06 Mar 2023
The upcoming 2023 influenza season in Australia – What’s to come?
An article written by The Royal Melbourne Hospital Professor Ian Barr, Deputy Director of the WHO Collaborating Centre for Reference and Research on Influenza at the Doherty Institute.
Speculating on the intensity of influenza seasons in advance is always challenging as the influenza seasons vary considerably from one season to another. There is a saying by those people who work in the field that “If you have seen one influenza season, then you have just seen one influenza season” – meaning that one cannot draw too much confidence by simply observing what happened in the previous season. This is even true when looking to the Northern Hemisphere’s most recent season which is now coming to an end as March begins.
Coinciding with the end of their season the World Health Organization (WHO) has recently made a recommendation for the components for the next Northern Hemisphere 2023-2024 influenza vaccine.
The reason why these recommendations need to be made some 8 to 10 months before the influenza season is because of the lead time to make and roll-out vaccines in time.
One item of interest in this 2023-2024 decision, was the change to the A(H1N1)pdm09 component of the vaccine to a reference virus called A/Victoria/4897/2022. This means that all of the influenza vaccines produced for the 2023-2024 season will contain a derivative of this virus or a similar “like” virus. This virus was originally obtained from a clinical sample provided by the Royal Melbourne Hospital pathology laboratory and isolated at the WHO Collaborating Centre for Reference and Research on Influenza at the Doherty Institute.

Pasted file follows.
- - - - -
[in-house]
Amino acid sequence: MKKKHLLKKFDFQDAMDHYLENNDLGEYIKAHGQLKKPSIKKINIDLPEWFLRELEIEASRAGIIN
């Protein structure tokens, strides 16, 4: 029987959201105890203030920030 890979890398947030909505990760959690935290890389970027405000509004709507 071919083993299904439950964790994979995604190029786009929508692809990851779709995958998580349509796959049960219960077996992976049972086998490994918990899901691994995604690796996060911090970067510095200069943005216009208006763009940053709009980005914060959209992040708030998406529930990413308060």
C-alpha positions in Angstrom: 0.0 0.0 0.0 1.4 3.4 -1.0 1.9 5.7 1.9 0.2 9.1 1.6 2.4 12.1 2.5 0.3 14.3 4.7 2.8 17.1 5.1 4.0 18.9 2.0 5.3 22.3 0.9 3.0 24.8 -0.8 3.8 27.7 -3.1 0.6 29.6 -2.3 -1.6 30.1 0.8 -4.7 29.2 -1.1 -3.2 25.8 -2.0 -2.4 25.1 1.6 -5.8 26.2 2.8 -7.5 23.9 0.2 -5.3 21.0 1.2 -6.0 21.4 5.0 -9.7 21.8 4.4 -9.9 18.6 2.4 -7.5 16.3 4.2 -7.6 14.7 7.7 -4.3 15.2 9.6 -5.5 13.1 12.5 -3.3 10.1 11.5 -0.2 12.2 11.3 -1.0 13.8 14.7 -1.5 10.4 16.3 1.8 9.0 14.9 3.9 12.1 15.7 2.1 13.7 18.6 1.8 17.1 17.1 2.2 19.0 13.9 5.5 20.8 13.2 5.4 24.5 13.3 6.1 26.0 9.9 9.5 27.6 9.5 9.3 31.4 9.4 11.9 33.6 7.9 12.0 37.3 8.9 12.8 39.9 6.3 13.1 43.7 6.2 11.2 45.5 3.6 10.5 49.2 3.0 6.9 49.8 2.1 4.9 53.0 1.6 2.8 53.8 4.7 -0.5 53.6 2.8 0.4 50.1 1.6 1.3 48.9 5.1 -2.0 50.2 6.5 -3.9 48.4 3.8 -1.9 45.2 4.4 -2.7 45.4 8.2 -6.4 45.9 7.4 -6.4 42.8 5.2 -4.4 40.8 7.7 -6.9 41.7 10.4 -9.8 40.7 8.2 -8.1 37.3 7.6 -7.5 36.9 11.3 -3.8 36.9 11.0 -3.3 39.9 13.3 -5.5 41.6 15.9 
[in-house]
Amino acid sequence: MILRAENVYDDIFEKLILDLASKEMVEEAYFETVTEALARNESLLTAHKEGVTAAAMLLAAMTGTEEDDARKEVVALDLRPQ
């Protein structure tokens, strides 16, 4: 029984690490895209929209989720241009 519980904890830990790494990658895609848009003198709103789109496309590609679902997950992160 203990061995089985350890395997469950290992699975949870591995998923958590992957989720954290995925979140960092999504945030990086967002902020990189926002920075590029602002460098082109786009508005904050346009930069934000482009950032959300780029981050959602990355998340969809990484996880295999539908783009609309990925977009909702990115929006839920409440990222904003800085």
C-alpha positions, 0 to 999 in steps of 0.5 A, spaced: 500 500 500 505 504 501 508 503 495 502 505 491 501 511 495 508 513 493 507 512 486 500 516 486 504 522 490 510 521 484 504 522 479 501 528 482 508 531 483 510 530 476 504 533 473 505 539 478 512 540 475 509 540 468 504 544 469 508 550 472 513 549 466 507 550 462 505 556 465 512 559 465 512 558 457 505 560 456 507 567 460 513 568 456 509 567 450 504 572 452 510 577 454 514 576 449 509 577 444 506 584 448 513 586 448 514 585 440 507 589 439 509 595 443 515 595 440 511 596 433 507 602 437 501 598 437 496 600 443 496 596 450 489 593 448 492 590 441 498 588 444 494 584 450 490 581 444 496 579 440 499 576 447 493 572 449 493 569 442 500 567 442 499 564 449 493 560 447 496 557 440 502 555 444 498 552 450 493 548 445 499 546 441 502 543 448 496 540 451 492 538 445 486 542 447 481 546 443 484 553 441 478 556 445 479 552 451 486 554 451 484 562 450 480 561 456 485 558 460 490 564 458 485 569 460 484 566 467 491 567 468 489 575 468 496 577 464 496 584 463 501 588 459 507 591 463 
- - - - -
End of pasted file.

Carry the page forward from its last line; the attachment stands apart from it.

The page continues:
So, back to what our influenza season might present to us in Australia in 2023.
One thing for certain is that there will be an influenza season, unlike 2020 and 2021 when COVID-19 and its many restrictions severely affected influenza circulation. In 2022, influenza returned with a vengeance and will again circulate widely in 2023.
When the season will start is uncertain. Prior to the pandemic, cases usually increased through May, peaked in August, then waned in October. But this timing may be altered due to COVID-19. In addition, given the difficulty in predicting the severity of the season, it’s again recommended that certain people get vaccinated each year especially the elderly, children under 5 years old, pregnant women, indigenous people and those with underlying health conditions.
So, if you want to protect yourself against influenza this year, even if you are not in one of these groups, consider getting an influenza vaccination in 2023.